One of the most interesting debates in regard to family is that age-old question, "Nature vs. Nurture, which is it? C'mon, tell us already!" This argument was finally put to rest in 1977 by the incredible case of Earl Calkins. Born in Mississippi, Calkins was eight months old when he lost control of his tiny fanboat during a family fanboating race and disappeared into Beckham Swamp in Leflore Country. He was presumed dead for 32 years, until he was discovered at a grocery store in Swiftown, Mississippi, loading up a shopping cart with raw chicken breasts to bring back to the family of alligators who had raised him. News of Calkins' discovery soon reached his human family, the Dixons (Calkins being the alligator family surname), who welcomed in Earl and the cart full of chicken breasts with open arms, picking up right where they left off and raising him as an eight-month-old infant. Earl Calkins turned out pretty screwed up, but the scientific consensus was, who wouldn't in that situation, and also, family screws you up whether it's your biological parents raising you or a bunch of reptiles (Discussion Question 6; Discussion Question 7).

Family dynamics vary widely from country to country. In Germany, for example, family makeup is very strict: after the first child is born, every subsequent child must be brought up as the opposite gender of the preceding one. And while "French Family" is often used as a euphemism for orgies, it is actually a culinary term for any post-orgy multi-course meal in which duck fat is used in every dish.

So what's next for the ol' fam-fam? Many anthropologists believe that we'll see a resurgence of Megafamilies, which enjoyed a brief moment in the spotlight in the mid-20th century. Coca-Cola lobbyists were able to influence legislation in 1961, making families of less than 500,000 people illegal. This was ostensibly to create a more unified country, but in reality, the Coca-Cola company had devised a scheme to only have to market its soft drinks to 600 households. The law was overturned the following year after a lot of violence regarding bathroom and television privileges, as well as mass confusion over incest taboos occurred (Discussion Question 8).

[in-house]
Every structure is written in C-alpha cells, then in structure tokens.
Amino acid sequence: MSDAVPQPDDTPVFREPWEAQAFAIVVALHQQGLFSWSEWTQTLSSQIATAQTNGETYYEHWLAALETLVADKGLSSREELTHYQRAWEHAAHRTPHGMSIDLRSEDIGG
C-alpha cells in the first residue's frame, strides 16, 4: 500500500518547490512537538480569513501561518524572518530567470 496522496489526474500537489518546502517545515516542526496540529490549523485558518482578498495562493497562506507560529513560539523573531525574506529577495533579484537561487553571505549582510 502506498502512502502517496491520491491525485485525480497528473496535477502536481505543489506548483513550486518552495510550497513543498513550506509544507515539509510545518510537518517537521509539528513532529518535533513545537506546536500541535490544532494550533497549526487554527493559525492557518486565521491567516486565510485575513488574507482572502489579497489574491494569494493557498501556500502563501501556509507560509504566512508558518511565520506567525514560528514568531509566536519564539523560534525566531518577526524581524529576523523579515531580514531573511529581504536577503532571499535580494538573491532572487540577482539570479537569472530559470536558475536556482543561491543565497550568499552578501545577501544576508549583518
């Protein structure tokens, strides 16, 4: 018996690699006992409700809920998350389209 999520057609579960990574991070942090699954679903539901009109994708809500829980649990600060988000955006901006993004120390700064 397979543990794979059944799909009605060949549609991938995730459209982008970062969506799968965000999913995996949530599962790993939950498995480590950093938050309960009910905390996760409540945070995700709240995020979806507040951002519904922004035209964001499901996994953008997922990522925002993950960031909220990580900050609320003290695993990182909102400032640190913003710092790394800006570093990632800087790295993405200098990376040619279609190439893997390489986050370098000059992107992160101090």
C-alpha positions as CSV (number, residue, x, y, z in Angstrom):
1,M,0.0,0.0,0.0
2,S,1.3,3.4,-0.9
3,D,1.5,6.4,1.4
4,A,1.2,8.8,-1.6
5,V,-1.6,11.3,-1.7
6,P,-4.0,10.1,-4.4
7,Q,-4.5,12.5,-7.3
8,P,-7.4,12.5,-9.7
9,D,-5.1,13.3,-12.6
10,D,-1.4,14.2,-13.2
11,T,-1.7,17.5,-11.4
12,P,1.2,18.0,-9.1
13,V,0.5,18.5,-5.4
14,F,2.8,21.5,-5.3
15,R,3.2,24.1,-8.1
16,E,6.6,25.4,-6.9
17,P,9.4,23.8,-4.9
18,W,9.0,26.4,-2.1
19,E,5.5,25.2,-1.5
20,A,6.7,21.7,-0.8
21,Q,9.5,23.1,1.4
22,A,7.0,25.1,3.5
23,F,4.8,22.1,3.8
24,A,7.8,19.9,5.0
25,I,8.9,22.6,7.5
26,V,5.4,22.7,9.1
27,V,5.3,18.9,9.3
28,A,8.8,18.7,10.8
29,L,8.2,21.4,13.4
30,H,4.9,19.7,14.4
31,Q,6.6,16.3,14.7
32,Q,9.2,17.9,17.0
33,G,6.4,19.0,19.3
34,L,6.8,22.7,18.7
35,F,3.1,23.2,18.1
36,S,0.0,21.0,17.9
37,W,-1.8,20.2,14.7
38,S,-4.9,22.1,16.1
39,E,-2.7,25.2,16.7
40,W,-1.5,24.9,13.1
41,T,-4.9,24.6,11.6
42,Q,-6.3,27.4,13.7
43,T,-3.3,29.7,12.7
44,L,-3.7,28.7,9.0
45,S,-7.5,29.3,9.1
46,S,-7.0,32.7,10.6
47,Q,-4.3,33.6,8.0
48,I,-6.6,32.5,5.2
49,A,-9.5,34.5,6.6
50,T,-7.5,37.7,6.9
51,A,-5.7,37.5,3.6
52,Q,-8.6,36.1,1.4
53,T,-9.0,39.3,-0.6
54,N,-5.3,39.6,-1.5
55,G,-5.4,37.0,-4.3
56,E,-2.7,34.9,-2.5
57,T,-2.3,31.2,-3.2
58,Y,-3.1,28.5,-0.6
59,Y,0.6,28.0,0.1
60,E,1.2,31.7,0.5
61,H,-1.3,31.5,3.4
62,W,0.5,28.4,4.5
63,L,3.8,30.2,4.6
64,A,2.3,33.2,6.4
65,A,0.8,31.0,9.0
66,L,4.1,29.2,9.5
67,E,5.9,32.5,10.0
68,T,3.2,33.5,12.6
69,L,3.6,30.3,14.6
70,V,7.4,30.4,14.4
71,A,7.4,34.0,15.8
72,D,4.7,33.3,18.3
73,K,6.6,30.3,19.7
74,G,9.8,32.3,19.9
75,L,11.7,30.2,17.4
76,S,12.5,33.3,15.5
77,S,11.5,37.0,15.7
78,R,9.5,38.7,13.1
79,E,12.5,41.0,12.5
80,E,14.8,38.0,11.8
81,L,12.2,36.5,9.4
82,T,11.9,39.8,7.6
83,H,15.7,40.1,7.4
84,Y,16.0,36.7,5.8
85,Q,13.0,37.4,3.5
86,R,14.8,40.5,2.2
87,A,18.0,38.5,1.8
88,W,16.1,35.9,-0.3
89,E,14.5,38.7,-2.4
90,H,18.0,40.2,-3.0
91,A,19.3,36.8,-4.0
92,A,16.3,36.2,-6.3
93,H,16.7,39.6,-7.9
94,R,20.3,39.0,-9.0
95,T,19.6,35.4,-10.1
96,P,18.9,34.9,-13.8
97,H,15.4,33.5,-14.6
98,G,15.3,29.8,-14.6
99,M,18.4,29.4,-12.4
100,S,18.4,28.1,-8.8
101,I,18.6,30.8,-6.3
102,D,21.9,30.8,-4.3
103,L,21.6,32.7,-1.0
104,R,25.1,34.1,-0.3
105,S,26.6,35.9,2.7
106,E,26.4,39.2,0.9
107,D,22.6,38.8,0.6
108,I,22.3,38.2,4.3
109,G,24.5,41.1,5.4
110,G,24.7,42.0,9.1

And that, readers, is absolutely everything you need to know about family, so why don't you go play some video games in the den? Big Mama Fact and her new "friend" Uncle Truth want some alone time.

Discussion Question 1:  How is "family" spelled? No peeking!

Discussion Question 2:
Which family member are you? If you don't know, are you sure you're even in a family? Look around you—are you related to those people? Just sort of glance; don't be too obvious about it.

Discussion Question 3: Is it true that a gay man will put his penis inside the other man's penis, via the penis-hole? Where did I hear that? Or was that the Greeks? Is it called "Greeking?" Sorry, I had a lot going on this month, and I'm not super prepared.

Discussion Question 4:
SPECIAL BRAIN EXERCISE: Not just humans can be families. Think about a family of ducks. Now think about a bunch of ducks. Seems a little more suspicious, right? Now think about just a bunch of crabs. A whole teeming pile of them, covered with crab diseases. Ugh! Now think about a family of crabs. Oh, cute! Wonder where they're going!

Discussion Question 5:
There's no Discussion Question 5 this month. True or False?

Discussion Question 6:
What if your parents had been raised by alligators? Then your grandparents would be alligators. What would that be like? There's a salient point to be made in there somewhere, but I can't think of it. Can you?

Discussion Question 7:
There is another family theory called Structural Functionalism, but don't lose any sleep over it.

Discussion Question 8:
I've gotten a lot of requests to "talk about which countries are okay to do incest in" from some of my regular readers, but it's not okay anywhere, Roy, so just drop it.